Elizabeth James Perry 05:44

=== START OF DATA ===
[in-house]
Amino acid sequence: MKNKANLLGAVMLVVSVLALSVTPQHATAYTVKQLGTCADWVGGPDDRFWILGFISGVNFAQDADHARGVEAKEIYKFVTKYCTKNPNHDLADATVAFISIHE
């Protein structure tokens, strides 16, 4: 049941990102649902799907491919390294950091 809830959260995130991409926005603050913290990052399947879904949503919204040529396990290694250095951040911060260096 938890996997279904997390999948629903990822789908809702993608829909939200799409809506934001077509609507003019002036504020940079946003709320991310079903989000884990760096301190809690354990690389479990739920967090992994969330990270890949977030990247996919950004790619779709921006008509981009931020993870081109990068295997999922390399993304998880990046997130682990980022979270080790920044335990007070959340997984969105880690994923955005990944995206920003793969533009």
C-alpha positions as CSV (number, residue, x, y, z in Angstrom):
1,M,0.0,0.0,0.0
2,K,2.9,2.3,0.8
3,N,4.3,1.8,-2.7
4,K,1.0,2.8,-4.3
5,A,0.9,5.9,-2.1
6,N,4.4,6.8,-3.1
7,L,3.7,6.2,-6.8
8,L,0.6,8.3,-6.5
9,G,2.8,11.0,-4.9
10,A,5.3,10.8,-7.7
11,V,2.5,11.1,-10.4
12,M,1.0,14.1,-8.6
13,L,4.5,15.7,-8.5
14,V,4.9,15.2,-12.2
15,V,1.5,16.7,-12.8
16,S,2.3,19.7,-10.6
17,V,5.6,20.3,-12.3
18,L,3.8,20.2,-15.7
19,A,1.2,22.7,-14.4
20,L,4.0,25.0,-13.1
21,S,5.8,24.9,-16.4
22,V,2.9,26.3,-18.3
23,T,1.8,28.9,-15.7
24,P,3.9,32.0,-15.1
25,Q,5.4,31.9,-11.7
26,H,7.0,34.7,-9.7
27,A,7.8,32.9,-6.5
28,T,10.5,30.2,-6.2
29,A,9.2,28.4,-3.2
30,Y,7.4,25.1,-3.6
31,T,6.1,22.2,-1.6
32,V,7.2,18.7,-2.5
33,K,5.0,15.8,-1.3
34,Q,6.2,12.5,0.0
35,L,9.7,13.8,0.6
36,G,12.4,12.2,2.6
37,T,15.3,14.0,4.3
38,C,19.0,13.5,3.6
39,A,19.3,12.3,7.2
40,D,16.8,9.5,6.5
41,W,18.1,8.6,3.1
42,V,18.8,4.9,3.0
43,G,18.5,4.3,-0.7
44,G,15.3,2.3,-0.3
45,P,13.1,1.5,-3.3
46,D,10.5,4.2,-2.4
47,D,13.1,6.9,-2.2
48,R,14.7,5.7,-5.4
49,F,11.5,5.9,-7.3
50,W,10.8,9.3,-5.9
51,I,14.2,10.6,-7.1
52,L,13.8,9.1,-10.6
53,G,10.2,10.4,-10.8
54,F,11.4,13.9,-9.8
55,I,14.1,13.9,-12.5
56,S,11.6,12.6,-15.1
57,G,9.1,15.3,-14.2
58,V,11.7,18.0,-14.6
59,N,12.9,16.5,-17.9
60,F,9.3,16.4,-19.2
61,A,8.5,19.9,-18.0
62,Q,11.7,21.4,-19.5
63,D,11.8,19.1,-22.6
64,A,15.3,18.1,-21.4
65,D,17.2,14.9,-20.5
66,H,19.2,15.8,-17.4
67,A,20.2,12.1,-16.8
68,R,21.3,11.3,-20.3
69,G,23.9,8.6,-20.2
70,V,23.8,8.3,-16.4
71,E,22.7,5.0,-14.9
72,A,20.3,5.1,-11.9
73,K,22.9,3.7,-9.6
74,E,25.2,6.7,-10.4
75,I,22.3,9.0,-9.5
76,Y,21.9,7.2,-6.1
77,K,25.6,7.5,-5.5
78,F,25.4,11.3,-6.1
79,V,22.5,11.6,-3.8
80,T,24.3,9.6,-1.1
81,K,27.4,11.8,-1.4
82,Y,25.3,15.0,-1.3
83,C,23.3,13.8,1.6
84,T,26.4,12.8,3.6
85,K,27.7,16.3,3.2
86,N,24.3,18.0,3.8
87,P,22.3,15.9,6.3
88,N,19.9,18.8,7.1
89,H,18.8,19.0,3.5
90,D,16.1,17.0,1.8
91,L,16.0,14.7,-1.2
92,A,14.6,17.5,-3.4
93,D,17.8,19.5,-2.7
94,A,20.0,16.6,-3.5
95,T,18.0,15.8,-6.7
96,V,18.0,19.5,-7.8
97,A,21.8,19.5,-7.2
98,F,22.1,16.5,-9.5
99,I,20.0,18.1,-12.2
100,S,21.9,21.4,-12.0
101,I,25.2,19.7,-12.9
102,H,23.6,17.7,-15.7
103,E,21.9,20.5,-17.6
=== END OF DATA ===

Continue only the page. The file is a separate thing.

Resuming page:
So, the sash is interesting from a material perspective, and fortunately for me, a portion at least of early trade records where merchants were bringing goods from Europe and going to markets in places like Albany, Montreal, various points along the east coast, were bringing their items and trading with native people, you know, Native men, Native women at market. And so, there is accounts of a certain type of red Stroud blanket being produced. You can see where traders are very particularly saying they want a dark brown edge, they want a blue edge, they want a white line inside of the dark brown salvage edge, so as a weaver, all of those kinds of descriptions make sense to me, because I'm used to worrying about salvage edges and keeping the edges neat and straight and standard widths, and in all too. And so you can look at the width of the cloth, the type of dyes used the design work on it, and you can kind of narrow it down based on the communications going back and forth across the ocean to around circa 1710, I would say. That specific cloth is mentioned really briefly. It's in demand, and then there's no mention of it. And I think that there's no mention of it because the trader finally got his batch to the blankets, but I think he was told it was such a hassle to try to dye it without covering that white line on the edges, that it was too expensive and too risky because of the color runs, your native customers don't want it and they're going to send it right back. That's very expensive. So it was this experiment in in trying to cater to native tastes in New England. That's really interesting. I find it interesting this there's this combination. It's that interesting time period--17th century 18th century--where there's a such a strong combination of both indigenous materials and techniques, and motif work and color balance. And then also an influx of some trade materials from England or France or Spain, wherever it's coming from. And so you've got these white glass beads that are new. Before then, all of the beads would be produced here of local materials, including wampum, but also bone and other ivory, other materials like that. So the appearance would be a little bit different. You have the artist spinning the Indian hemp, which is an indigenous plant that we use for sewing and weaving and even some soft fiber basketry, twine basketry. And it's very strong. And so you can still see that on the sash today. So that's a nice touch. The technique that was used to actually stitch down the bead is quite patently Northeastern native, where instead of going down through the leather, down through the cloth, you catch the nap of a fairly thick material, so that you're not putting a lot of downward pressure and causing the surface of the fabric or the surface of the coil work beadwork to pucker in any way. It's very level, and even, and the tension is really nice. And I think that the materials last a little bit longer, there's not abrasion on the inside if you're wearing the fabric. If the stitching doesn't go all the way through to the inside, it may be rubbing against you every day, but the stitching isn't going to break instantaneously, which, if you're going to sew down thousands of beads, that's a nice little trick, for sure. And I think that there's there's other things that are really evocative. That beautiful red coloration, the idea that red connects us to the Earth, to our Mother Earth. That's the ground of the sash. And like the undulating design and the dark color punctuated by the white because it makes it pop, but also there's sort of that philosophical idea in native arts, including a native stamped basketry, of these undulating lines that are the path of life, and the dots, sometimes it's just the energy and the people in the movement of life along that path. And so there's this idea of movement and journey, and I think a certain amount of balance and harmony in that process. It's what's supposed to happen.